Winter Driving – It’s Snow Joke
Pretty though it is to look at, snow unfortunately seems to bring the country grinding to a halt.
Even when there has been a minuscule snowfall leaving a couple of centimetres worth of the white stuff on the ground everything turns to chaos. Public transport of all kinds withdraw their schedules at the drop of a hat, schools close, hospitals go onto an emergency-only basis and – let’s be honest here – some of us grab the opportunity for an unscheduled duvet day!
Why Is the UK Unable to Cope with Bad Weather and Winter Driving?
A large part of this has to do with costs. Local authorities always use the excuse that they can’t afford to prepare for bad weather by keeping sufficient supplies of grit or enough gritting lorries.
In places like Scandinavia or Canada they routinely have heavy snowfall and are expert in dealing with it; drivers are expected to change their tyres over to snow tyres or fit snow chains. Many European countries however suffer the same problems as us and for the same reasons – affordability.
Taking Extra Care on Dangerous Roads
For the most part UK drivers are lucky enough to do most of their driving in fairly good weather conditions and can be caught out when bad weather arrives.
As so many drivers seem unable to drive competently on wet, icy or snowy roads perhaps it is time for skidpan sessions to be included in driving lessons?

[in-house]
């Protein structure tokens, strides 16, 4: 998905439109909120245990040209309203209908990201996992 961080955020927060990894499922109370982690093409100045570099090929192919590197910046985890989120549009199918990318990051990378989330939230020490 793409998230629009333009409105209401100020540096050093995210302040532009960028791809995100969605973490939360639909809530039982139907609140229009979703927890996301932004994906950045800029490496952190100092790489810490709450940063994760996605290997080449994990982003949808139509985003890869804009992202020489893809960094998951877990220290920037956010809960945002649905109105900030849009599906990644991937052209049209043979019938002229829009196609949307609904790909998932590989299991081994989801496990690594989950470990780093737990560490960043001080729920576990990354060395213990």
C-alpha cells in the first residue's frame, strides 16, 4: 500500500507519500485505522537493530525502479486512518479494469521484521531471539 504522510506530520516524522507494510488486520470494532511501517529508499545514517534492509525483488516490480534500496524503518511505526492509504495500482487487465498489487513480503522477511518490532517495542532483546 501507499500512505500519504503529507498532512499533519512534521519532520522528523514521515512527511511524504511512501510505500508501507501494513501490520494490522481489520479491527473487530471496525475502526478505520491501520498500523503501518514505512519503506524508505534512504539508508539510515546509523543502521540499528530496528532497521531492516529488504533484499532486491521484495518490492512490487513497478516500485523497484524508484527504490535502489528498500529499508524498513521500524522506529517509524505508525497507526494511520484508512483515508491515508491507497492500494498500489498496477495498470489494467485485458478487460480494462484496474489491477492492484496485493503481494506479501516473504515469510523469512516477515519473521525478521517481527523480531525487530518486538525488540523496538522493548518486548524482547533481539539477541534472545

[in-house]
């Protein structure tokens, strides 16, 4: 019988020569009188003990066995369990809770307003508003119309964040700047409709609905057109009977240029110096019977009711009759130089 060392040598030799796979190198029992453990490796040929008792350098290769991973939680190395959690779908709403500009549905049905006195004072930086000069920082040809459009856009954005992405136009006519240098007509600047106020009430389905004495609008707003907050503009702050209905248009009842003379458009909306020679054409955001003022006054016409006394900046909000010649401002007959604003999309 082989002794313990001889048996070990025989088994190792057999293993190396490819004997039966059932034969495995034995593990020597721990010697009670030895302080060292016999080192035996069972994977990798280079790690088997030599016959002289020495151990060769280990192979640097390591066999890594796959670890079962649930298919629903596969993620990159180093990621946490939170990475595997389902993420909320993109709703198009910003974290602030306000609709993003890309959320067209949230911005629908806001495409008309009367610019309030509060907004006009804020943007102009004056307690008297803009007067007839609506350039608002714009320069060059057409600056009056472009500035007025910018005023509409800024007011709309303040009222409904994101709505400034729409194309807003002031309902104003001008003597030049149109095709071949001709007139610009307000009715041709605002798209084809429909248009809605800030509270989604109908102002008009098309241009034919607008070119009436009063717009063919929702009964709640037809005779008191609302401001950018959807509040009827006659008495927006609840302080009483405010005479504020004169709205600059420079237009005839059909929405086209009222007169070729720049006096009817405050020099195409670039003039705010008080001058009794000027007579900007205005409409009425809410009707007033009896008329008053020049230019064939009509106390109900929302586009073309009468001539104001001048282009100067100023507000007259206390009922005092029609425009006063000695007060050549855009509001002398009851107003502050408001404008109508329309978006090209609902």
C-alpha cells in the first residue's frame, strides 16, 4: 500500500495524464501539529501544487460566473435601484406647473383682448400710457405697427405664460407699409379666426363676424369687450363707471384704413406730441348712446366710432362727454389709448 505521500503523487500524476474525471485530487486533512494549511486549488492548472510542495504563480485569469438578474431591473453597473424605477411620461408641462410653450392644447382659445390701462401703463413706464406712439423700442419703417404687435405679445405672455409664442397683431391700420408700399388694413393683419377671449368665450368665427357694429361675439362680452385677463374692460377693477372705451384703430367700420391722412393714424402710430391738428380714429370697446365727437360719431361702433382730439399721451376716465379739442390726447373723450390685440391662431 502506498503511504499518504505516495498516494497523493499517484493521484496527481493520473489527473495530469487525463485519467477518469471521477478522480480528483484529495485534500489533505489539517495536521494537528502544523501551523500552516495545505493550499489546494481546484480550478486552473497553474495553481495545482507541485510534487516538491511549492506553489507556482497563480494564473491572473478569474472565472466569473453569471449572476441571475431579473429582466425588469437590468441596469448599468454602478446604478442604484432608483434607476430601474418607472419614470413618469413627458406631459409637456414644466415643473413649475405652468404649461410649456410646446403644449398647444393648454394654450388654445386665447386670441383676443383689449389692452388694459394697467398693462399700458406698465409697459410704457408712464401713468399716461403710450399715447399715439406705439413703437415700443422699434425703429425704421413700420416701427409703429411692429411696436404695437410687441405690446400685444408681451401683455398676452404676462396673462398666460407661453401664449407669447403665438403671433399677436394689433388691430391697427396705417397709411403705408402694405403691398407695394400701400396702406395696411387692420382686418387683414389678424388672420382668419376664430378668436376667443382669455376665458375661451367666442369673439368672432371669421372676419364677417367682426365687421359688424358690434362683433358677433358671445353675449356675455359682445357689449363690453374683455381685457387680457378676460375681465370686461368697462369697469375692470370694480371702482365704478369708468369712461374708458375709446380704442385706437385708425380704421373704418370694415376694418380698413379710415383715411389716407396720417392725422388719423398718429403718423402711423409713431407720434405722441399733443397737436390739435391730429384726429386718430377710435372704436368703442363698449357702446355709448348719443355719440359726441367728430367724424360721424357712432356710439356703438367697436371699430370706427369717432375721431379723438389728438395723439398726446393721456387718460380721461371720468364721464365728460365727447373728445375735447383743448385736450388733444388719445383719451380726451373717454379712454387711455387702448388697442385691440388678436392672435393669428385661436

Our roads can become dangerous when snow and ice become compacted or when rainfall is very heavy. In these conditions it helps to understand that heavy use of the brakes can cause a vehicle to ‘aquaplane’; when tyres have very little grip and therefore brakes have little or no effect.
Winter driving, what you can do:
- Drive at lower speeds than usual
- Drive in lower gears to maximise use of the engine braking system and gain better control of the vehicle
- Avoid harsh acceleration and hard braking
- Leave enough room between your car and the vehicle in front
There are essential things you can do to prepare your vehicle for bad weather:
- Keep tyres correctly inflated and replace worn tyres
- Keep windscreen washers topped up with water and cleaning fluid
- Make sure the vehicle radiator is correctly filled with antifreeze
- Keep the fuel tank topped up to avoid running out if you get caught up in a jam
- Ensure all windows are clear of snow and ice before setting off
- Keep emergency supplies in your car like a torch, warm blanket, sturdy shoes and warm clothing, food and water, ice scraper and shovel. Make sure your mobile phone is fully charged in case you need to call anyone in an emergency situation.
Prepare for your journey
In truth although we are told to drive only if essential, in the real world we do need to get to places when the snow comes. In order to keep safe think about the following:
- Plan your journey, with alternative routes should you get stuck.
- Do not rush, make sure you leave plenty of time for your journey.
- Listen to traffic reports
- Let people know that you are travelling and let them know your arrival time and journey route.
- If you are being advised by local authorities not to travel, seriously consider the journey and if it really is essential!
Looking after your car and yourself when driving in winter will certainly help to make winter driving more bearable – no matter how cold it gets.Back to all help and advice articles